|Look how green & no watering!|
Yes? Good. Keep reading.
After you’ve figured out what your goals for gardening are, your next step on the road we call drought recovery is to assess your garden.
I know you’ve been hiding inside during the hot days, occasionally sticking your nose out the door to see if it still hot. Then you go out at dusk and water what you can before sighing heavily, turning off the water, and heading back inside, happy that another day of this miserably hot summer is over.
No more. No more hiding. No more ignoring. No more “head in the sand it isn’t really all that dry” attitude. And absolutely no whining. There is no whining in drought recovery. Though, there are enough letters in “recovery” for cry, so if you need to cry a little bit over how dry it is, that’s acceptable.
Now tears dried, chin up. It’s time to face the garden, to figure out what’s doing well, other than weeds, and what may need some attention. It’s also time to step back a bit and see if the garden is overall what you want it to be.
But before you leave your computer and go running out into your garden to start assessing the situation, there are just a few more instructions.
First, take some paper and a pencil with you to take some notes. It’s hot out there, and you may be rushed and come down with a case of memory-wiping drought delirium, so write down your assessment. You want to have notes to refer to later.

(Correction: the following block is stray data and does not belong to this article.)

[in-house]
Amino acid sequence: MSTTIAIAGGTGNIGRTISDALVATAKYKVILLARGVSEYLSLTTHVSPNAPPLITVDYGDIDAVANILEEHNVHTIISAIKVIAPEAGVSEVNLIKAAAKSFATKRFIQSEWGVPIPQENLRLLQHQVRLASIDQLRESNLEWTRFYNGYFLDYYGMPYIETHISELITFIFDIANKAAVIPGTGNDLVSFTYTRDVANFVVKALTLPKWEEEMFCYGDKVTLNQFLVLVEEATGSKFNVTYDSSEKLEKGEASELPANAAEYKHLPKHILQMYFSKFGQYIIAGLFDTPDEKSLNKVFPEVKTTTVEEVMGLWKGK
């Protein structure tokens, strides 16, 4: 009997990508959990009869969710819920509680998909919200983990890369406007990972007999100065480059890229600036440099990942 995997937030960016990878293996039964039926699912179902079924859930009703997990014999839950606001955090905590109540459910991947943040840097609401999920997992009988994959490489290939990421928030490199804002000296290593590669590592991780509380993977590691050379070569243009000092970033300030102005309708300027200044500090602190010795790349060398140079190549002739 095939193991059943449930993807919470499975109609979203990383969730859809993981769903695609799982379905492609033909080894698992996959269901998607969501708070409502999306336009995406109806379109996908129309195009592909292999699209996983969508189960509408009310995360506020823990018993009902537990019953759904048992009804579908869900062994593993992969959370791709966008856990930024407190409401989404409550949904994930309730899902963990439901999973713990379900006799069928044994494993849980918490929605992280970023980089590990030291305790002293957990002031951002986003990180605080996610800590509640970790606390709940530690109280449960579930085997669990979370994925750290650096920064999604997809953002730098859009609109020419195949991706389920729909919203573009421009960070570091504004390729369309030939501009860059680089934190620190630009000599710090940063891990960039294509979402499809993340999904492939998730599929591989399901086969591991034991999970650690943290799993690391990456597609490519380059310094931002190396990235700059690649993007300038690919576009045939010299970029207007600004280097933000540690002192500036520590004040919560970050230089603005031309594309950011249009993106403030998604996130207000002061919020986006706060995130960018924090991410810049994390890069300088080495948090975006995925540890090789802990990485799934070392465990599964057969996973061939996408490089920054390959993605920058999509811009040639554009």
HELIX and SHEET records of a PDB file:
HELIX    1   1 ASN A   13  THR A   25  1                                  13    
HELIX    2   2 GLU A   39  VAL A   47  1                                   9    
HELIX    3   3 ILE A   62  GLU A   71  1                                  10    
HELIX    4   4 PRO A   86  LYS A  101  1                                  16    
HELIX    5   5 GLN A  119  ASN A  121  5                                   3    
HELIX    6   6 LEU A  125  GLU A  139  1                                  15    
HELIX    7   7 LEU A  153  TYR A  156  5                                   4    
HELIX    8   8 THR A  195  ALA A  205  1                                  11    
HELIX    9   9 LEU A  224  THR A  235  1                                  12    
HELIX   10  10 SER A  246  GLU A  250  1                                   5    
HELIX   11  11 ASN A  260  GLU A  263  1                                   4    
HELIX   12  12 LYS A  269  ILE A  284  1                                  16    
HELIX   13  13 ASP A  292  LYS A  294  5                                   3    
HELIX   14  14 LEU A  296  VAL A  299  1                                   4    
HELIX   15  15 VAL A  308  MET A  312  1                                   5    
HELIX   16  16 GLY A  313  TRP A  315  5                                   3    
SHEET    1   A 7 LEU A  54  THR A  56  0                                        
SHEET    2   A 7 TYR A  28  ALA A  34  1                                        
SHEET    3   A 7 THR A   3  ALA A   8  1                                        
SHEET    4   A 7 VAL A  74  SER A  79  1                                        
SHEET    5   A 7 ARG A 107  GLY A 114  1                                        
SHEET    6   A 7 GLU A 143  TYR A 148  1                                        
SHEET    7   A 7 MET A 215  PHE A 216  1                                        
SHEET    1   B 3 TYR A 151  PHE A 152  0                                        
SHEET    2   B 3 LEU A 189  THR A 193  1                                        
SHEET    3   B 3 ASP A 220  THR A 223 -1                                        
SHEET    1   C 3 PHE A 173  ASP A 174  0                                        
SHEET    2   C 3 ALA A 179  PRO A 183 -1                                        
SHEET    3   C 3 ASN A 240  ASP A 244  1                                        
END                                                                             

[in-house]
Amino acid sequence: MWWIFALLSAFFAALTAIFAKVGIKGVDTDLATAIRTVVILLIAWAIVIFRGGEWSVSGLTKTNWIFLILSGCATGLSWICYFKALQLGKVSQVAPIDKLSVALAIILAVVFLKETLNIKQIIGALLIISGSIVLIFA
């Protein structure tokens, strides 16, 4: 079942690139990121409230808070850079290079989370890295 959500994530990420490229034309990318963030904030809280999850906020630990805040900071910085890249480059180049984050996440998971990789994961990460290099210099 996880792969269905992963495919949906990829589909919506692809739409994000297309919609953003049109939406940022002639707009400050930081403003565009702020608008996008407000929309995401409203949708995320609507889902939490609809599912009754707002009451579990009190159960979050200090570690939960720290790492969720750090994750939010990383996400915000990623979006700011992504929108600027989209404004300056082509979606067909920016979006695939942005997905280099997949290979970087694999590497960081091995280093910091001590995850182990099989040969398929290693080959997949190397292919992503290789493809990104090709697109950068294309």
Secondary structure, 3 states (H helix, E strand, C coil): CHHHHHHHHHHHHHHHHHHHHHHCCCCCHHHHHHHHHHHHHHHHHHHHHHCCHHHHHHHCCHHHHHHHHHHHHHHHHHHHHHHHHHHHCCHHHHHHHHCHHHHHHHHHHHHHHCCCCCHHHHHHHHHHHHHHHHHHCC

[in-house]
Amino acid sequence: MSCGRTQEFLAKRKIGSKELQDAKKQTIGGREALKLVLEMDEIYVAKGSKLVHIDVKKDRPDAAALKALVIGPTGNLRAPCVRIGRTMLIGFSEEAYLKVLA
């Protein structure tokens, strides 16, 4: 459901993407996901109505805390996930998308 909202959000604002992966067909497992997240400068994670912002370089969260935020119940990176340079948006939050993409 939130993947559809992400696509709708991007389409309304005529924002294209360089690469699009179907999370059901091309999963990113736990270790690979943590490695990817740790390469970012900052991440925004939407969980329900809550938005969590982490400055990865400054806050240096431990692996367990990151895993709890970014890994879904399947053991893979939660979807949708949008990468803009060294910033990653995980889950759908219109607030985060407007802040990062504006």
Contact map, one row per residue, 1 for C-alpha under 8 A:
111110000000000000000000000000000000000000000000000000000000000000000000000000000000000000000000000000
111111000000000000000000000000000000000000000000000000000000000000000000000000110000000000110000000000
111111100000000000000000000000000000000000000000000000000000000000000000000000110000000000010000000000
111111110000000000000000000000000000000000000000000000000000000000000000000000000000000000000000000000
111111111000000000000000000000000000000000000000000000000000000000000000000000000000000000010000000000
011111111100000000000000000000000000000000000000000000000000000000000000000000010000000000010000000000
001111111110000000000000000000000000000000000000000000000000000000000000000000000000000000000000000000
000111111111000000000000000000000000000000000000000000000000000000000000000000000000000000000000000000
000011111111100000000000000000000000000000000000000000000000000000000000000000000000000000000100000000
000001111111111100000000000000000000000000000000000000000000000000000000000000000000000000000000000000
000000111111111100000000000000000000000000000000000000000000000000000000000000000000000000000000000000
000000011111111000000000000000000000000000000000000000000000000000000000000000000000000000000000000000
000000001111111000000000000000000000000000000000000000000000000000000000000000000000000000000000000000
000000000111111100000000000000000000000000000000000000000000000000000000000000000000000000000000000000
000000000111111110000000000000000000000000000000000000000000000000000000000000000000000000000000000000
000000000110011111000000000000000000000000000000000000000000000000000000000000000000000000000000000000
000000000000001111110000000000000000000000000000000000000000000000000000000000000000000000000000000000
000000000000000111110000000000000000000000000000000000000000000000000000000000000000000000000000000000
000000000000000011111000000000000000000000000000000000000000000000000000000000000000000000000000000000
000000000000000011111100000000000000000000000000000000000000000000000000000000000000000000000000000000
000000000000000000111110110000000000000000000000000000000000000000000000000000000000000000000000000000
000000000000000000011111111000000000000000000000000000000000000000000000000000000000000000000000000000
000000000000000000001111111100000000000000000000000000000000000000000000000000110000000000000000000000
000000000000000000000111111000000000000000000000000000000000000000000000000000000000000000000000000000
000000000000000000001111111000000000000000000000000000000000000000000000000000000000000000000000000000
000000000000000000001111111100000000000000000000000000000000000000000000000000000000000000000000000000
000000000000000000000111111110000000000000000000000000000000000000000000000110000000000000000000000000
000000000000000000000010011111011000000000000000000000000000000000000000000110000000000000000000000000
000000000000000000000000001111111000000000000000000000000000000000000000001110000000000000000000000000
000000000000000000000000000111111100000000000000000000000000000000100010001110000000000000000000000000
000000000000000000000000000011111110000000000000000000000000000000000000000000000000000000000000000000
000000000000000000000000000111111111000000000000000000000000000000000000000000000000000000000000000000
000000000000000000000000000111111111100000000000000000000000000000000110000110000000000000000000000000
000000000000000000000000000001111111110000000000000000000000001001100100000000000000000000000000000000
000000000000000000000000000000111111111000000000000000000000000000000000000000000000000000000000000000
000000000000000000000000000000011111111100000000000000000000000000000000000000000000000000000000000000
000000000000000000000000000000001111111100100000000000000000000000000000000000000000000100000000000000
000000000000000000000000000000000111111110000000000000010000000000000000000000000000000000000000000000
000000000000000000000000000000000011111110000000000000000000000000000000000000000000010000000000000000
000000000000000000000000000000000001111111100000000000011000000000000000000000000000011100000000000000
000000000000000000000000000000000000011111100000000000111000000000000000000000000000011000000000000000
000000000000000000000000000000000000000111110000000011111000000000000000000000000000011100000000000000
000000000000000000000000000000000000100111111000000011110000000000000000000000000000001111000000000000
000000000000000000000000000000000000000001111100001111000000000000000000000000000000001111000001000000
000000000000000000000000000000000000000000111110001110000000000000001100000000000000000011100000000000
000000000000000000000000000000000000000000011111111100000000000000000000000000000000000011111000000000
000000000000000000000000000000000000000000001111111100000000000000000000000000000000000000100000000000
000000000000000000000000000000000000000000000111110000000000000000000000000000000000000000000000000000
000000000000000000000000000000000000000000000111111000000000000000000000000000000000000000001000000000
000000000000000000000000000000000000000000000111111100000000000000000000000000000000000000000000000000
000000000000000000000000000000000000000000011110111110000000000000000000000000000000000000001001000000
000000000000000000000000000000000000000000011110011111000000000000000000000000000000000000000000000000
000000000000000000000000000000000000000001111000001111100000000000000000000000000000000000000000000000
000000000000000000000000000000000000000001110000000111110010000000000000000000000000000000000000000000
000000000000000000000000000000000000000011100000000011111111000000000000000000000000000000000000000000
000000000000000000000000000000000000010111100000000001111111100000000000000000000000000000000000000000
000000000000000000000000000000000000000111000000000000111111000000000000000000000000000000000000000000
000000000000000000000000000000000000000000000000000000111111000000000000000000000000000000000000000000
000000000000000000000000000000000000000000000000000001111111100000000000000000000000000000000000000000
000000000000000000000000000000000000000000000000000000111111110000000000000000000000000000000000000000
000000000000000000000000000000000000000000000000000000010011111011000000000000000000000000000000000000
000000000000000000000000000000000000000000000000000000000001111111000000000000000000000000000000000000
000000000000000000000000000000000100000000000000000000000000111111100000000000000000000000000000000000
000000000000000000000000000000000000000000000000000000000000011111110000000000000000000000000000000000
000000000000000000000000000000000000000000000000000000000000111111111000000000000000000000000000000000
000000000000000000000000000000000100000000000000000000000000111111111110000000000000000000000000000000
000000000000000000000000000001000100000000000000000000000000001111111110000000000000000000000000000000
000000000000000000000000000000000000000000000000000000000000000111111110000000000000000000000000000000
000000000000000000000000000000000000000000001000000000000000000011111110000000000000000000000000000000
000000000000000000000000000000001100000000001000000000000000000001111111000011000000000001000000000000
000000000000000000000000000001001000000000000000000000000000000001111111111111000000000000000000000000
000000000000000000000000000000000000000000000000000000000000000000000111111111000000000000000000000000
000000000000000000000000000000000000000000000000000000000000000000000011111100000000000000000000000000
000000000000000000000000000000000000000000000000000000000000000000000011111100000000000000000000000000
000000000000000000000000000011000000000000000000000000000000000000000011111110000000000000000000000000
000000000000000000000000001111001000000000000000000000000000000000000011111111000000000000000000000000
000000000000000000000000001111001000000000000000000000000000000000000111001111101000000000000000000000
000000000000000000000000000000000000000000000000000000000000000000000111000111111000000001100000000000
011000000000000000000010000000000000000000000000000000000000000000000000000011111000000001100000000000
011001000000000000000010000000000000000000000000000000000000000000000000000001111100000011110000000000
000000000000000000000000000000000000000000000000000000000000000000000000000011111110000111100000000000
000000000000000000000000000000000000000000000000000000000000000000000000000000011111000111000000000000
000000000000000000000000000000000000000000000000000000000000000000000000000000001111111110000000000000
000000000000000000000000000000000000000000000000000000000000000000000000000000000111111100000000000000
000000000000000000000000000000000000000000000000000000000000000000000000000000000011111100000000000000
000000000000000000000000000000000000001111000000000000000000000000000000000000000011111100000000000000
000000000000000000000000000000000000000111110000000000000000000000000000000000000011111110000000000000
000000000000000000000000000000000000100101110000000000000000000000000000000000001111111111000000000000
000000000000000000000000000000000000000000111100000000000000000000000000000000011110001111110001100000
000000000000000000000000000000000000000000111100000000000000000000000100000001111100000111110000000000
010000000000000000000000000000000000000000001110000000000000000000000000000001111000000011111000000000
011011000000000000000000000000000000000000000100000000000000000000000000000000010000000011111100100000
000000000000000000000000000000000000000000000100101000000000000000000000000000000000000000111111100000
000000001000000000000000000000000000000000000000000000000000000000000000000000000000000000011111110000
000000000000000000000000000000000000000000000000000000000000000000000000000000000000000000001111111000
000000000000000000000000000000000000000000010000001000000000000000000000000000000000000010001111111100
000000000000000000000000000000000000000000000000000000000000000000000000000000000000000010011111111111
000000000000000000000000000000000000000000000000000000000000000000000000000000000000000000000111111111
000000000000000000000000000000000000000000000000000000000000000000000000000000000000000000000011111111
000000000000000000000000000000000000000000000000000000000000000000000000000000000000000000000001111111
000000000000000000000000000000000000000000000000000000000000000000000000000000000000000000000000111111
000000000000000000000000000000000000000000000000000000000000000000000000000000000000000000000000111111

Next, and this is very important, do not write your notes and assessments as a bunch of “to-do” items. For example, when you see all the weeds that sprouted in your personal plopper’s field while you weren’t looking, don’t write “need to weed plopper’s field”. Instead write “plopper’s field is weedy”.
And don’t write, “need to find a tree to replace the fallen red bud tree in Woodland Follies”. Nope, that’s a task. That’s something you have to do. Instead write “tree fell in Woodland Follies and now it is a sunny garden with no shade.” That’s an assessment of current state and how you want to make your list. After all, when you have finished your assessment, you may decide that Woodland Follies is better as a sunny garden. Don’t commit yourself to anything just yet.
Later, once you’ve completed the assessment, you can look at the list you’ve made and turn some of the observations into tasks. But don’t do that right away. Trust me, you’ll be overwhelmed in the first few minutes with all that you need to do and all you want to do if you write everything down as a task. They’ll be time later to be overwhelmed. But doing worry about being overwhelmed yet. There will also be ways to keep from being overwhelmed as we follow along on the Gardener’s Guide to Drought Recovery.
Ready? Set? Go out into your garden to “assess the situation”, but don’t make a “to do” list. Report back when you are ready for what comes next.